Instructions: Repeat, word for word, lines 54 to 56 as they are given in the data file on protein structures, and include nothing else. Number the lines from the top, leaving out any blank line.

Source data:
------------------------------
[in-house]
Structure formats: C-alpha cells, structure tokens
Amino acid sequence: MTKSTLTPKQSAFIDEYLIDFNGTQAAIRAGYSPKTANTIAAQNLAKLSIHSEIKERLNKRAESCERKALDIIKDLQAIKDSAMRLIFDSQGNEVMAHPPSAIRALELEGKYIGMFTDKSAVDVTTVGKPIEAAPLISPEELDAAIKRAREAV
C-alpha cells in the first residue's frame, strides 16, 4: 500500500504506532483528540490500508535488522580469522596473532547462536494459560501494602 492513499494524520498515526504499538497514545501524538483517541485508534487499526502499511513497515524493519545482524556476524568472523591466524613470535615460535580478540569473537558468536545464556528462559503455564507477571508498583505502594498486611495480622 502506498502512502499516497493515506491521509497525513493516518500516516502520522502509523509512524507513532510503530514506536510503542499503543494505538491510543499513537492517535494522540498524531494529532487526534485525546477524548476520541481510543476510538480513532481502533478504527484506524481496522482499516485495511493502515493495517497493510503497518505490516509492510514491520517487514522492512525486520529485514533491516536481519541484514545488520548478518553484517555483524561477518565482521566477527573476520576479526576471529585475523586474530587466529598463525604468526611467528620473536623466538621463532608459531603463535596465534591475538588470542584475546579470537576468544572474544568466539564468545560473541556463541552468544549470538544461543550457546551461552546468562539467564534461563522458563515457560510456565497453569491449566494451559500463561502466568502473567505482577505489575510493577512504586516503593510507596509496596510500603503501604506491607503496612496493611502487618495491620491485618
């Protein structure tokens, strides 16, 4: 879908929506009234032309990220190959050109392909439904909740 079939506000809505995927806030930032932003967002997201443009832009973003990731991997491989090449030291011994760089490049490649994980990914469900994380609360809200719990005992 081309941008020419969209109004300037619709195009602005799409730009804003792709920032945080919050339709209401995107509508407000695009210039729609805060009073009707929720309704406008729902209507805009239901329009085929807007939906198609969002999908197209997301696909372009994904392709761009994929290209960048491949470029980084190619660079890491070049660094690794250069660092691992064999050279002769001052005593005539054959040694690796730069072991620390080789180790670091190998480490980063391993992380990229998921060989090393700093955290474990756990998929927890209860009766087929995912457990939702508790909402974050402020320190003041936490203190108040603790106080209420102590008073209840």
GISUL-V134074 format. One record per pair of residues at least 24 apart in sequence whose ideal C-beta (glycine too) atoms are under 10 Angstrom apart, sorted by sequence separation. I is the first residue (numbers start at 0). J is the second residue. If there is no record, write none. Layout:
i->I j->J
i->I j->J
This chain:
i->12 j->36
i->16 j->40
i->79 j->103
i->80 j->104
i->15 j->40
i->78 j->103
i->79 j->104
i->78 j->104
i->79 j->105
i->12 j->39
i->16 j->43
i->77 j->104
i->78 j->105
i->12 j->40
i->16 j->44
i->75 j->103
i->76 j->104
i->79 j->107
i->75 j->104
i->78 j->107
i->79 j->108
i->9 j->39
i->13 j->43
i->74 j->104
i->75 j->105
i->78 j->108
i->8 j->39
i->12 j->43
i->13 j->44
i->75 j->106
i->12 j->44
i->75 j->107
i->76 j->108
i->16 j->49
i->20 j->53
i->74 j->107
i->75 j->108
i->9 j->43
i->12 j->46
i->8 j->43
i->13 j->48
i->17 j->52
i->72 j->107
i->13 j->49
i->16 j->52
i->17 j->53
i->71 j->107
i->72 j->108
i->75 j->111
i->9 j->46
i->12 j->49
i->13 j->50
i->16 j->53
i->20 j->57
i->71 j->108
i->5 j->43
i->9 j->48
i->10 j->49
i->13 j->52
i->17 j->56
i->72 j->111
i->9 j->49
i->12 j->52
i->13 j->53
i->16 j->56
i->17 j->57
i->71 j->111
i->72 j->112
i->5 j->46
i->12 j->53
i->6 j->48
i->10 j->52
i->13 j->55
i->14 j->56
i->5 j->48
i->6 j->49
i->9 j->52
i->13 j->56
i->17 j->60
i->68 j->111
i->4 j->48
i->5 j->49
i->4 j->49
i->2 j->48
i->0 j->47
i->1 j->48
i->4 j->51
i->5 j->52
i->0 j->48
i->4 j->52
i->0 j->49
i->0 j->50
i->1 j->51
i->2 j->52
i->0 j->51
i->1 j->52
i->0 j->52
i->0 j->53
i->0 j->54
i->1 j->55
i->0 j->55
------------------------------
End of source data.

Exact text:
i->16 j->52
i->17 j->53
i->71 j->107